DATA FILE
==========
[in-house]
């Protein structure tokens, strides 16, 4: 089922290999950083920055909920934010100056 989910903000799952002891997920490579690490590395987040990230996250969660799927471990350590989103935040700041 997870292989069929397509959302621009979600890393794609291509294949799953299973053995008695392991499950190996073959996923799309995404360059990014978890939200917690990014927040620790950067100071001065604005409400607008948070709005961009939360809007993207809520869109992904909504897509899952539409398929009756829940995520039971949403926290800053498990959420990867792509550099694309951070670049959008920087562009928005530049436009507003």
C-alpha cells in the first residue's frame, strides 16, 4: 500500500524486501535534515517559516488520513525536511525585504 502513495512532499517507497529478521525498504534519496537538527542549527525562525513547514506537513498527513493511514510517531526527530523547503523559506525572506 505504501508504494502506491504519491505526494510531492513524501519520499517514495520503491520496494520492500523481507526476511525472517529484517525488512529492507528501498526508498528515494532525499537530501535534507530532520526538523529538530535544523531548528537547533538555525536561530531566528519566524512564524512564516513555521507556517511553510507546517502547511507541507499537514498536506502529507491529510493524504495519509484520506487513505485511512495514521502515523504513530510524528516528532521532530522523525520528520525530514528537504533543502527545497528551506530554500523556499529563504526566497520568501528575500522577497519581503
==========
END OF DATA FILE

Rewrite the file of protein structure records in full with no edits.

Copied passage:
[in-house]
């Protein structure tokens, strides 16, 4: 089922290999950083920055909920934010100056 989910903000799952002891997920490579690490590395987040990230996250969660799927471990350590989103935040700041 997870292989069929397509959302621009979600890393794609291509294949799953299973053995008695392991499950190996073959996923799309995404360059990014978890939200917690990014927040620790950067100071001065604005409400607008948070709005961009939360809007993207809520869109992904909504897509899952539409398929009756829940995520039971949403926290800053498990959420990867792509550099694309951070670049959008920087562009928005530049436009507003």
C-alpha cells in the first residue's frame, strides 16, 4: 500500500524486501535534515517559516488520513525536511525585504 502513495512532499517507497529478521525498504534519496537538527542549527525562525513547514506537513498527513493511514510517531526527530523547503523559506525572506 505504501508504494502506491504519491505526494510531492513524501519520499517514495520503491520496494520492500523481507526476511525472517529484517525488512529492507528501498526508498528515494532525499537530501535534507530532520526538523529538530535544523531548528537547533538555525536561530531566528519566524512564524512564516513555521507556517511553510507546517502547511507541507499537514498536506502529507491529510493524504495519509484520506487513505485511512495514521502515523504513530510524528516528532521532530522523525520528520525530514528537504533543502527545497528551506530554500523556499529563504526566497520568501528575500522577497519581503